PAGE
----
Background-Several individual pharmacological agents, such as antiplatelet drugs, β-blockers, ACE inhibitors, and lipid-lowering agents, have proven efficacy in reducing mortality in patients with acute coronary syndromes. However, the impact of the combination of these agents on clinical outcomes has not been studied before. Methods and Results-A total of 1358 consecutive patients presenting with acute coronary syndromes between January 1999 and March 2002 were identified, and data on baseline demographics, comorbidities, and in-hospital management were collected. On the basis of discharge use of evidence-based therapies, we created a composite appropriateness score depending on the number of the drugs used divided by the number of the drugs potentially indicated for each patient. The impact of the composite score on 6-month mortality was analyzed using a risk-adjusted logistic regression model. The odds ratio for death for all indicated medications used (appropriateness level IV) versus none of the indicated medications used (appropriateness level 0) was 0.10 (95% CI, 0.03 to 0.42; P<0.0001); similarly, odds ratio for appropriateness level III versus level 0 was 0.17 (95% CI, 0.04 to 0.75; P=0.0018), odds ratio for appropriateness level II versus level 0 was 0.18 (95% CI, 0.04 to 0.77; P= 0.01), and odds ratio for appropriateness level I versus level 0 was 0.36 (95% CI, 0.08 to 1.75; P=0.20). Conclusions-Use of combination evidence-based medical therapies was independently and strongly associated with lower 6-month mortality in patients with acute coronary syndromes. Such therapies, most of which are generic and inexpensive today, seem to offer a marked survival advantage compared with patients in whom such therapies are omitted.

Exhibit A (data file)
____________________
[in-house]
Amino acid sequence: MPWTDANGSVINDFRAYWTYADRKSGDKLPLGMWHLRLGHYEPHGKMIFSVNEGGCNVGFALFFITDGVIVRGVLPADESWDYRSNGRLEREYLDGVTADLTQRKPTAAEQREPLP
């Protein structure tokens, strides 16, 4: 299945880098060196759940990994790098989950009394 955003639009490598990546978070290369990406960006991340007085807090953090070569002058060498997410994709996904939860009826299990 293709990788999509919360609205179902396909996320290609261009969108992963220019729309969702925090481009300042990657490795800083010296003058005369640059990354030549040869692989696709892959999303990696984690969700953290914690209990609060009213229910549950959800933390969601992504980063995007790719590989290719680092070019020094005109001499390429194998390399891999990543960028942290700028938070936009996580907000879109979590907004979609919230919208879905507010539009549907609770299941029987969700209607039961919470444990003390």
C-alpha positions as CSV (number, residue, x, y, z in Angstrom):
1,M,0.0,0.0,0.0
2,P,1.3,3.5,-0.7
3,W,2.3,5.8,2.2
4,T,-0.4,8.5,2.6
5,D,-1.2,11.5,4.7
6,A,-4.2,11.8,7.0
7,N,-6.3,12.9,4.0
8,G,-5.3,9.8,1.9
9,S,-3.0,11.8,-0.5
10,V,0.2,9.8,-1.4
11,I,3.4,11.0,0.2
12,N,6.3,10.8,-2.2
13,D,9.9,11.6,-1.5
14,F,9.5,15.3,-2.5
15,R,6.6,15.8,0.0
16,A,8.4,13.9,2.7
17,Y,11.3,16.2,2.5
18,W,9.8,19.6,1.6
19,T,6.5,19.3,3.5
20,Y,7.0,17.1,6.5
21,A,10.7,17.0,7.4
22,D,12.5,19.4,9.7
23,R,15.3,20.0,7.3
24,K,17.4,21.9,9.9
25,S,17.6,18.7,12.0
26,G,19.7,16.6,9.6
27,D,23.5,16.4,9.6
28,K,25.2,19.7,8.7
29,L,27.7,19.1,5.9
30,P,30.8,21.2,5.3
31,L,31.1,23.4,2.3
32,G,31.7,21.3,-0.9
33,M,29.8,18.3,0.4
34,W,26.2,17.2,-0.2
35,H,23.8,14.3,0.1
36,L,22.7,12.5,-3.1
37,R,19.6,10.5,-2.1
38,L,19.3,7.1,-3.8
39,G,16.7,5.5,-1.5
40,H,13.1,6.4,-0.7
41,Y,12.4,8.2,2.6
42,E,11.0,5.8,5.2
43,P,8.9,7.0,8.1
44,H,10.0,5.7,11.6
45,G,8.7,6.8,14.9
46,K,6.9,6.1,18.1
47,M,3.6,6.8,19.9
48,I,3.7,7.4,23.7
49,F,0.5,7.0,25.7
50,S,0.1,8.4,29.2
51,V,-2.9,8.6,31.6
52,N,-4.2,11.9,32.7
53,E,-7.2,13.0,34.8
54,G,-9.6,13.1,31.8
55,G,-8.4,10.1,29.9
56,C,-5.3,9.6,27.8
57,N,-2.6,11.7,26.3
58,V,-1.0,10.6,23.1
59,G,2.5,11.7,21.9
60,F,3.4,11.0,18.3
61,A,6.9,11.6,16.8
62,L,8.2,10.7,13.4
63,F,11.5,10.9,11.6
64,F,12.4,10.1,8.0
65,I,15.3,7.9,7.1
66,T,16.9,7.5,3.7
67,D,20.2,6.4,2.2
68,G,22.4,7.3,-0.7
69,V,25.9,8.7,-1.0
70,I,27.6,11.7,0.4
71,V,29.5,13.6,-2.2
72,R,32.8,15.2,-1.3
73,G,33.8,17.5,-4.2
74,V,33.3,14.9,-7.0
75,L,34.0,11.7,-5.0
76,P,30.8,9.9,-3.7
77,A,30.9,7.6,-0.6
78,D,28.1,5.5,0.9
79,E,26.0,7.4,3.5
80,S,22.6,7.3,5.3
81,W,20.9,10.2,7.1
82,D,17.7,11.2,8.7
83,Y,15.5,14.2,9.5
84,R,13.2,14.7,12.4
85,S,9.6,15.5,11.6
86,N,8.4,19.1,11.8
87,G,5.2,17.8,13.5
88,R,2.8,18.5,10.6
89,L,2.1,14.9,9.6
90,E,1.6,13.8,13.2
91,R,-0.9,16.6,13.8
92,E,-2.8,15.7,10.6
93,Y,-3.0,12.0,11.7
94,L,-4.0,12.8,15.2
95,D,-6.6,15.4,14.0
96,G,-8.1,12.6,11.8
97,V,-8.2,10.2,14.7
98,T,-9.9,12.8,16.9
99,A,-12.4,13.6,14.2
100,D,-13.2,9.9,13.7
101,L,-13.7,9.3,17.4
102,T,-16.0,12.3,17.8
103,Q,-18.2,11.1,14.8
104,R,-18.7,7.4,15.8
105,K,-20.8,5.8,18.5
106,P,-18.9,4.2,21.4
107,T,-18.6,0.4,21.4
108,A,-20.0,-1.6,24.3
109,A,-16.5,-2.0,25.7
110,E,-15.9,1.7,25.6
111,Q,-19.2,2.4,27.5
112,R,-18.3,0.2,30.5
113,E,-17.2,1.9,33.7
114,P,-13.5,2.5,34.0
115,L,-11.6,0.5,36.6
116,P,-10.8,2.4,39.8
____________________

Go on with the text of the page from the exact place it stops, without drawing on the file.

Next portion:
|Original language||English (US)|
|Number of pages||5|
|State||Published - Feb 17 2004|
- Coronary disease
- Myocardial infarction
ASJC Scopus subject areas
- Cardiology and Cardiovascular Medicine